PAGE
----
By David Plank
Imagine you are a judge on a cooking show. Every contestant prepares three different dishes, and you must choose the best cook. But different cooks are good at different things, so what measure can you use to judge them all?
That’s the question California lawmakers are grappling with in trying to rate schools. Historically, we’ve thrown all the things that schools do into a blender and judged the “soup” that comes out.
But that “soup” score misses a lot. It conceals what we know about schools’ true performance and gives them no guidance on how to improve. A few schools in California are bad at nearly everything, but most are good at some things even as they fall short in other areas. The blender approach mixes everything together – from average test scores to performance growth to graduation rates – and fails to distinguish one from another.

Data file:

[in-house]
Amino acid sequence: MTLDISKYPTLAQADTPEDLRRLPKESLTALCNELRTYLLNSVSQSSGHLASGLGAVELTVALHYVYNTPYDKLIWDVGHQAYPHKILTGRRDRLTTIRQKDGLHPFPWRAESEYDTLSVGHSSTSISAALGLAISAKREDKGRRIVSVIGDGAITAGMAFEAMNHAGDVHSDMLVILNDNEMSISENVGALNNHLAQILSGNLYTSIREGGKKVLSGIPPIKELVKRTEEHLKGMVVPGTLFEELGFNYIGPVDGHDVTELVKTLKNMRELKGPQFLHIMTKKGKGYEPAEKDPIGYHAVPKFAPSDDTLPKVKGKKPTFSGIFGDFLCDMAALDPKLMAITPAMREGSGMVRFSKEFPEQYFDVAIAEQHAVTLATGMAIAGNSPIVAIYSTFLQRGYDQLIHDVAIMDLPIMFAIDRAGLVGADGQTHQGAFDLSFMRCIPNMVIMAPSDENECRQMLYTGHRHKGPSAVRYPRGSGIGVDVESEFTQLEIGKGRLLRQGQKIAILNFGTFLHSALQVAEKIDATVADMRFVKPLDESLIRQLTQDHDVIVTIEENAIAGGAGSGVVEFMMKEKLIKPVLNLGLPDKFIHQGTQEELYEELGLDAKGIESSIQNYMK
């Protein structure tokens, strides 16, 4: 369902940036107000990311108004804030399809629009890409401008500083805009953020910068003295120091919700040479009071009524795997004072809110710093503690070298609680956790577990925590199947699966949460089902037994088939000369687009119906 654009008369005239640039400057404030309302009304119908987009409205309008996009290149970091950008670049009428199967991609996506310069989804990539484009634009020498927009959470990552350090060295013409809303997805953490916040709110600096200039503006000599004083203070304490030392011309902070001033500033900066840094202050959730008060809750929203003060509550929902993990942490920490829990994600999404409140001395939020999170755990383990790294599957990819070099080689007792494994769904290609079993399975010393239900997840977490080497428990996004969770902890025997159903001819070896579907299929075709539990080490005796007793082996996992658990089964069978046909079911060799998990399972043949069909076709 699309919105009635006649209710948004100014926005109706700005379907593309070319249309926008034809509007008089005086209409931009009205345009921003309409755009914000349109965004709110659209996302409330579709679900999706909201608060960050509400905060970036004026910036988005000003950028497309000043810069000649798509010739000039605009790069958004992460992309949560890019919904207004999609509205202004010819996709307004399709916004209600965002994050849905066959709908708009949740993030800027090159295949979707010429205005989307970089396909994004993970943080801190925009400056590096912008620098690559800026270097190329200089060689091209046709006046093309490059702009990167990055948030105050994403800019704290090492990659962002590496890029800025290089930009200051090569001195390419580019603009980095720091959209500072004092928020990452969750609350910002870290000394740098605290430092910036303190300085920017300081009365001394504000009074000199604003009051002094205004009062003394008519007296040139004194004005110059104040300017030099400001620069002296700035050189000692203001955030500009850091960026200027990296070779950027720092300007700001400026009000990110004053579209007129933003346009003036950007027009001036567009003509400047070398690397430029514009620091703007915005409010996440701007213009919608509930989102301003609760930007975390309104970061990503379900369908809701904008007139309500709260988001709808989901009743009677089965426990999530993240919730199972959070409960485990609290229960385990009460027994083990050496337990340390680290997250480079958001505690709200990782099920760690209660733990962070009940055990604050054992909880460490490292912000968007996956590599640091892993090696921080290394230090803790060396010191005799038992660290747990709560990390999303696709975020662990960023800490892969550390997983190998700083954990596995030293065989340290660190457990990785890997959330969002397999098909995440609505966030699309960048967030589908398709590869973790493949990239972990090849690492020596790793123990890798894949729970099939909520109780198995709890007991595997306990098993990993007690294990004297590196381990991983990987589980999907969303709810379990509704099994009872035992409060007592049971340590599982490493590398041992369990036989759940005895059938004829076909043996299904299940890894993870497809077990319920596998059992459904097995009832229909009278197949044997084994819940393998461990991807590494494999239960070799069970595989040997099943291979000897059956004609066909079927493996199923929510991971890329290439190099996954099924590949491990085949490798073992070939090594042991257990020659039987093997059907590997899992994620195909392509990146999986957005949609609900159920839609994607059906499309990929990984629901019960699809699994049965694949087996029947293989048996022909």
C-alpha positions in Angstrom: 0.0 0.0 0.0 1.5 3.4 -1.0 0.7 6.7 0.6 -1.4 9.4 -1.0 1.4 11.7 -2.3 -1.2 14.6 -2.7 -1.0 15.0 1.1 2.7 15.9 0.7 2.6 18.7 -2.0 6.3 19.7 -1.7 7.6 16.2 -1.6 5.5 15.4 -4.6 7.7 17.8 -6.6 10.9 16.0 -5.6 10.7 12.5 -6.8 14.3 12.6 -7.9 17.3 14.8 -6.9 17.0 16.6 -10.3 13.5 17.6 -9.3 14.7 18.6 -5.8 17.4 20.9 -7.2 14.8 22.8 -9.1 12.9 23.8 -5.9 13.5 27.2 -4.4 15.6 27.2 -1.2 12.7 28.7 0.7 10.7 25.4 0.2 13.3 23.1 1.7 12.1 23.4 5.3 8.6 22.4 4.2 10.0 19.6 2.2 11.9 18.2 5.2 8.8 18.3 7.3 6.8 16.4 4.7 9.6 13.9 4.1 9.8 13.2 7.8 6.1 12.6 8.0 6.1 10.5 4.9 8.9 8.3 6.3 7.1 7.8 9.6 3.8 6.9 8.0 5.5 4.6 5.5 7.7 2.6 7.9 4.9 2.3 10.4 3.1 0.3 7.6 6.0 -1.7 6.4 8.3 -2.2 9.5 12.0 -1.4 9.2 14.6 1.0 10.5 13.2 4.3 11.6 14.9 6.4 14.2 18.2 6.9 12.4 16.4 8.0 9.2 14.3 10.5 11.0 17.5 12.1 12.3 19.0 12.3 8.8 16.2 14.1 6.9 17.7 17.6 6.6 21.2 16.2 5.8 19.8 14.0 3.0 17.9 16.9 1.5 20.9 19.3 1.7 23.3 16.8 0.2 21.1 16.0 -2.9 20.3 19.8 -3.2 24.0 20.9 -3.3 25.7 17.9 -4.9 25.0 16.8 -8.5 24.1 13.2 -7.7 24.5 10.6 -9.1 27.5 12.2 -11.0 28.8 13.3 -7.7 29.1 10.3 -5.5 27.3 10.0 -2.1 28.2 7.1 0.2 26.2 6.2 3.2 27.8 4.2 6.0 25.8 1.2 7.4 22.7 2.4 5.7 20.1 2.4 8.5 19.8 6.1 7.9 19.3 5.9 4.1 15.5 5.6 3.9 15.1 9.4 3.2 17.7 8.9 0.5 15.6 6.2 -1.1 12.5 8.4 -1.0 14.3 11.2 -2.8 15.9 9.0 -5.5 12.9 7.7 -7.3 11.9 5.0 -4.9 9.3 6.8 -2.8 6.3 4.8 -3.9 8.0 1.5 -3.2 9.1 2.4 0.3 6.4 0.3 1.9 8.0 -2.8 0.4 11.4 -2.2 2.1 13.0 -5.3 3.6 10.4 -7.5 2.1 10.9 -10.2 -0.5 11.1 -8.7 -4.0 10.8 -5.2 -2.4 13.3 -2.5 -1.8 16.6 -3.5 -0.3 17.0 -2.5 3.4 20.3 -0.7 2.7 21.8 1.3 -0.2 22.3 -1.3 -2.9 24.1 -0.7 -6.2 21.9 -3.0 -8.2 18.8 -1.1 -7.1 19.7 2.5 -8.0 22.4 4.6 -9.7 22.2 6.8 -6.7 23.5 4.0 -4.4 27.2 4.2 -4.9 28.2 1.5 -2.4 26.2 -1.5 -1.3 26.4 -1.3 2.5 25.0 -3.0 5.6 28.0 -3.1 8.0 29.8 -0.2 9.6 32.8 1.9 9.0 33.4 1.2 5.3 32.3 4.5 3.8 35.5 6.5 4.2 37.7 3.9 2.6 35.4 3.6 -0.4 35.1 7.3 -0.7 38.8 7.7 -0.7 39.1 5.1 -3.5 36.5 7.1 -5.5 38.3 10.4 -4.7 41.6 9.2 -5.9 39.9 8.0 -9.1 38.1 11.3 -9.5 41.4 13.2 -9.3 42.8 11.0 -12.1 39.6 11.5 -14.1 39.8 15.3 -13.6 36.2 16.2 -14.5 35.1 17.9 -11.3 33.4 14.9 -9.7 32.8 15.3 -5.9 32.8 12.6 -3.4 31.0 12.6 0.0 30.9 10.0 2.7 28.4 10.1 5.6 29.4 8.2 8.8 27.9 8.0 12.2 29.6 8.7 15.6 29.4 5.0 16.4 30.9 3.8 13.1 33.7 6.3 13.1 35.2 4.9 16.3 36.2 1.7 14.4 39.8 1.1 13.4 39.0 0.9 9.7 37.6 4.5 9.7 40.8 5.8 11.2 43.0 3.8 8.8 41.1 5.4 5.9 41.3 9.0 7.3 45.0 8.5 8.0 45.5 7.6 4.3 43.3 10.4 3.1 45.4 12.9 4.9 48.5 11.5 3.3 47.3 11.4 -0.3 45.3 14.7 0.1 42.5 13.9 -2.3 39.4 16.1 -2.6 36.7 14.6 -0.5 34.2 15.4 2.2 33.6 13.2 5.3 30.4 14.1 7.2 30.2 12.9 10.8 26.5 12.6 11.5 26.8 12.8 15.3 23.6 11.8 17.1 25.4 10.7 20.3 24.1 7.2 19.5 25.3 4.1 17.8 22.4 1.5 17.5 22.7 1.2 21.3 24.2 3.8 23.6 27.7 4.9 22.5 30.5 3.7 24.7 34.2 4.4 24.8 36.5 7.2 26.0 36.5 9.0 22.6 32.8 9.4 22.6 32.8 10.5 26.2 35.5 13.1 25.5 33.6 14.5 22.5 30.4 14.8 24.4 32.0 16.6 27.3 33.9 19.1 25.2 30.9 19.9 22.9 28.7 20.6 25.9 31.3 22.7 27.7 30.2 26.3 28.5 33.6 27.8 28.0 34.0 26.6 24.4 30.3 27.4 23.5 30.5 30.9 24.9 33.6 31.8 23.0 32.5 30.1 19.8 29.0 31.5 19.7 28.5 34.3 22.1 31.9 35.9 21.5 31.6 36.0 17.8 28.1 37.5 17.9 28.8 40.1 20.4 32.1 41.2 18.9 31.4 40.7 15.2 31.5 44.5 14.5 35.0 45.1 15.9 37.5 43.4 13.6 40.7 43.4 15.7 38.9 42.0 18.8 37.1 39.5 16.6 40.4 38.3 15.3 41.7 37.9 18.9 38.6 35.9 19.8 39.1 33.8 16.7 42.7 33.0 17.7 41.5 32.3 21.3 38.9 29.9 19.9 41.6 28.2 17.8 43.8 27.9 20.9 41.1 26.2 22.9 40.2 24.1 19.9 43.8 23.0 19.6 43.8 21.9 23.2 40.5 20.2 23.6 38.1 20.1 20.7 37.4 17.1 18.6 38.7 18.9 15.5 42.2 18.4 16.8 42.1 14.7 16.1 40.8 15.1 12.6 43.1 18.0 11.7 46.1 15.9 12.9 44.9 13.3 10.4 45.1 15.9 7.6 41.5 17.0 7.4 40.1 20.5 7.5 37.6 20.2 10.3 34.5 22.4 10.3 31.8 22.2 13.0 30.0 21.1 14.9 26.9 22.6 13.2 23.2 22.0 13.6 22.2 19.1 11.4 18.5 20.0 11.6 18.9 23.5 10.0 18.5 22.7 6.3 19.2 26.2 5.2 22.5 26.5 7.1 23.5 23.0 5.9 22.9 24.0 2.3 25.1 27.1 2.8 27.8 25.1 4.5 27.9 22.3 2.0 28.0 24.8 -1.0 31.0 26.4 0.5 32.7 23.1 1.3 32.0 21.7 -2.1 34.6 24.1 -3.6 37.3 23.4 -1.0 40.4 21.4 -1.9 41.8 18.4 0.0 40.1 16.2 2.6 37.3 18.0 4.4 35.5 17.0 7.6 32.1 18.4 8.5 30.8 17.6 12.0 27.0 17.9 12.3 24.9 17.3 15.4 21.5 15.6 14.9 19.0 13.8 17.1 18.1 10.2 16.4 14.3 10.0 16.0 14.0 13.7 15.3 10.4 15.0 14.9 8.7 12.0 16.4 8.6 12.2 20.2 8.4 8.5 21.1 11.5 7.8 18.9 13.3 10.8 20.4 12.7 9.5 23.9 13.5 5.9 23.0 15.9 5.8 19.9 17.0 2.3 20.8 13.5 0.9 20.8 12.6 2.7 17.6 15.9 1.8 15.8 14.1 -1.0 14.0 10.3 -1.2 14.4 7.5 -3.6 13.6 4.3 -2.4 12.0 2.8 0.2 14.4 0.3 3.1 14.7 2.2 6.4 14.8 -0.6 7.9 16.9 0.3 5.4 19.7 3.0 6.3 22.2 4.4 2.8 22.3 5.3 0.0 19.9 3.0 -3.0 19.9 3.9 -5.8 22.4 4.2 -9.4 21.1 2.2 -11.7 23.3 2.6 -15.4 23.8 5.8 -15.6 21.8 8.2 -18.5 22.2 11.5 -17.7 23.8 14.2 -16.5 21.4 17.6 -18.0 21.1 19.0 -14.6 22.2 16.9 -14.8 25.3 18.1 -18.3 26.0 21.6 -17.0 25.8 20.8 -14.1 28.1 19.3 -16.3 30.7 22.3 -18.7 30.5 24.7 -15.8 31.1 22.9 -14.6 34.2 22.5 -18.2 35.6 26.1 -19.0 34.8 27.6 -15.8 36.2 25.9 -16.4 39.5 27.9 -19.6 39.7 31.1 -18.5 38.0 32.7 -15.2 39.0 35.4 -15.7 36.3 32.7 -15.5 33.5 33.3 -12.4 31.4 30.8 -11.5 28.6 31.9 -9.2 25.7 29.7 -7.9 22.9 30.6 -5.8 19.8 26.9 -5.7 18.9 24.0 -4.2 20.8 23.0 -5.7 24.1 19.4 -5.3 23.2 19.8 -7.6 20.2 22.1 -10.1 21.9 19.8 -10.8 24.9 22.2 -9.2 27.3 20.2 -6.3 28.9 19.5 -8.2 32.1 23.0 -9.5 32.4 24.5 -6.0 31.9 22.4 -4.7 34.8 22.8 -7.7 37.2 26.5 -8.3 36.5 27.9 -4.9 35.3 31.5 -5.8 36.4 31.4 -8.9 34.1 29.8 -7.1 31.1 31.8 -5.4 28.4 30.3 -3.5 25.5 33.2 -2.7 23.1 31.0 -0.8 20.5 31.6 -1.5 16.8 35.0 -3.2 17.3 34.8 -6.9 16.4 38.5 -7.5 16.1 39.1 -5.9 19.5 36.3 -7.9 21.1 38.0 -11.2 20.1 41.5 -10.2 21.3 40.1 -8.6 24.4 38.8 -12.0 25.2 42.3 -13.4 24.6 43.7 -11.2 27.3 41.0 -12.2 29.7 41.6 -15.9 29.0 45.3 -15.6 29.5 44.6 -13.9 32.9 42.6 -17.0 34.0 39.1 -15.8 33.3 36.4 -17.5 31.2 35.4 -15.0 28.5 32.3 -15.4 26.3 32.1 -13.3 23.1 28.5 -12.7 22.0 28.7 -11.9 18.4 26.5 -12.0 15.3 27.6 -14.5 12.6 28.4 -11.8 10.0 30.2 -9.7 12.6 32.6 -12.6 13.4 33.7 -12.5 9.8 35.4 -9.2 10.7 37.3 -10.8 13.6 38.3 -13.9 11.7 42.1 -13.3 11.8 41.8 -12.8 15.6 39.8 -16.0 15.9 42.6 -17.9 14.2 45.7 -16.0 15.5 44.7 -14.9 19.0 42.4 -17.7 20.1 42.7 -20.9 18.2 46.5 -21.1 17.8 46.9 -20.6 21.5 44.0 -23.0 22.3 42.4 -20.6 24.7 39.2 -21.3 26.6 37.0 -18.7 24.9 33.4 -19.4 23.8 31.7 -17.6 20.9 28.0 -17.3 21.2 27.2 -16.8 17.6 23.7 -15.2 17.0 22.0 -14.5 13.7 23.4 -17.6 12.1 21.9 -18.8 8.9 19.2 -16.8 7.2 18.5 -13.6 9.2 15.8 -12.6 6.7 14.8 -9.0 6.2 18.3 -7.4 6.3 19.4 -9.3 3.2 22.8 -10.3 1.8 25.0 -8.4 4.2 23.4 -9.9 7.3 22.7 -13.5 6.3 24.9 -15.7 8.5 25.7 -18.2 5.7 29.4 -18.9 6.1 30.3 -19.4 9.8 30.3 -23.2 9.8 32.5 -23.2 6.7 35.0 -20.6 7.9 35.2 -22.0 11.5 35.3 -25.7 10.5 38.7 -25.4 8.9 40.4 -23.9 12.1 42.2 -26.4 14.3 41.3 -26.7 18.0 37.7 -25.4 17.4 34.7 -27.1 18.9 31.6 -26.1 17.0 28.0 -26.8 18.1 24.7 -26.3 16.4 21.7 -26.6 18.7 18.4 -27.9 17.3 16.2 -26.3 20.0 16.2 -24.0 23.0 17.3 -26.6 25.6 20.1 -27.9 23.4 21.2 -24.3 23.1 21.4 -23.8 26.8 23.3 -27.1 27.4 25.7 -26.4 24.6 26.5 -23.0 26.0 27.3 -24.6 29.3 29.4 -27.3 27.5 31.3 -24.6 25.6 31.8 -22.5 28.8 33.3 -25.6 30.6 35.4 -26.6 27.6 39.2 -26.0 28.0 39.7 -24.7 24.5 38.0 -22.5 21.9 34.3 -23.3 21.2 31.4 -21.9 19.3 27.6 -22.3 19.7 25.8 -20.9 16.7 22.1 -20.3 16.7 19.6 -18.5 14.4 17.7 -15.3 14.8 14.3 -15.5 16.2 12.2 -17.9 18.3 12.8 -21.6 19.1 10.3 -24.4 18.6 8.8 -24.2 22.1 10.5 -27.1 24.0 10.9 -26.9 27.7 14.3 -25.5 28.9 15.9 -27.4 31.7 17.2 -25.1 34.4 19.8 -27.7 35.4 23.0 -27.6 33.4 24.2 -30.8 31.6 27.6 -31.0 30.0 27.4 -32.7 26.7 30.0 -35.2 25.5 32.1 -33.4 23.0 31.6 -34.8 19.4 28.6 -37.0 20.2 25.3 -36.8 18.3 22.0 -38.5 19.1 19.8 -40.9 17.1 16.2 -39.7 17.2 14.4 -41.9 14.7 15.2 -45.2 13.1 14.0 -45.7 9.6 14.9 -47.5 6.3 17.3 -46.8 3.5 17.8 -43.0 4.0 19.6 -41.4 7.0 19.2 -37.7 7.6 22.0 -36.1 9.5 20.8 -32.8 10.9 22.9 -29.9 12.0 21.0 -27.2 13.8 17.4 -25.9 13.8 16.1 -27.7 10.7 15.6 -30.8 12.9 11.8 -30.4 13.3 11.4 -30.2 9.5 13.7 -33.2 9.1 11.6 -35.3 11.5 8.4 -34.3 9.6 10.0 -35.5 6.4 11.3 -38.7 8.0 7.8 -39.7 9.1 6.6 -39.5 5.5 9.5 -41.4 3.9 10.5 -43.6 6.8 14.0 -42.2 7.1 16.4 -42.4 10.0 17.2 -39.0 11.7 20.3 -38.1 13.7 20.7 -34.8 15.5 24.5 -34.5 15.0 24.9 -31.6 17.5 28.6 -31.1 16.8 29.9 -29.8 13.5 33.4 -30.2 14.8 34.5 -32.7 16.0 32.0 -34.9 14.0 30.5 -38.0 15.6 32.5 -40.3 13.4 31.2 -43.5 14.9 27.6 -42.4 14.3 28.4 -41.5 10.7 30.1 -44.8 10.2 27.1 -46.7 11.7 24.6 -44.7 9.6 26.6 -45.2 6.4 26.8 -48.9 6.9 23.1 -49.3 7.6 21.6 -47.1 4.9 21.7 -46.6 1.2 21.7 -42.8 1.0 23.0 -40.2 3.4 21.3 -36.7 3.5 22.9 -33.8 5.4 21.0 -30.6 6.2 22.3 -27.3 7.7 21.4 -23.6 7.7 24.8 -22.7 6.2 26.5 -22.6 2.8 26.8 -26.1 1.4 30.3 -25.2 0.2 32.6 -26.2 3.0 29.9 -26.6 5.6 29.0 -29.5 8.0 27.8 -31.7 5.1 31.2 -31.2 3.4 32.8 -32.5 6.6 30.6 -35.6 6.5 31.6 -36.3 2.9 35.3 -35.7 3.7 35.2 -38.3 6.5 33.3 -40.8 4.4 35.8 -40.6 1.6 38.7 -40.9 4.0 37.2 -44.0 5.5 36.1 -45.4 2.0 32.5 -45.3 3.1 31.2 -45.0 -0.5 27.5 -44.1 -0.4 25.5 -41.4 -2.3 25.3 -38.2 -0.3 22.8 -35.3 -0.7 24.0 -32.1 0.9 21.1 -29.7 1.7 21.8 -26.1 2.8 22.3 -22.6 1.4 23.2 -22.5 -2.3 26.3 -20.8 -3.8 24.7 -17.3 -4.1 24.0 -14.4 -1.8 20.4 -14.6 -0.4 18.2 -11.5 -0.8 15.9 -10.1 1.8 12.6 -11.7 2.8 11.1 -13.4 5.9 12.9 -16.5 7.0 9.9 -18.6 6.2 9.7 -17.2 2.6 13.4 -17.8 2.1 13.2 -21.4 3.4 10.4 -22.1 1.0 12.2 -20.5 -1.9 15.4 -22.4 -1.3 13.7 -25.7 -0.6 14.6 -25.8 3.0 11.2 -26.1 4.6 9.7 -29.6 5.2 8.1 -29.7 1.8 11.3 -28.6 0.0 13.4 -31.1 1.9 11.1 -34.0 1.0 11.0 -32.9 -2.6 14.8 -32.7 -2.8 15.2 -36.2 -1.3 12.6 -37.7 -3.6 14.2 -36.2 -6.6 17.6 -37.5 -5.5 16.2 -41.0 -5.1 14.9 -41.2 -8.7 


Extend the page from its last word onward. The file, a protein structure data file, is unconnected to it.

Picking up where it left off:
California has been working to develop a smarter accountability system. The new system would judge schools the way we judge students, on a “dashboard” that gives parents information on how each school is doing on eight state priorities. Teachers don’t even try to judge which of their students is “best.” Instead, they provide feedback in multiple areas, from English to art to effort. The state’s dashboard would tell parents where their schools are doing well and where they need to do better, on measures including improvement in student test scores, school safety and parental engagement.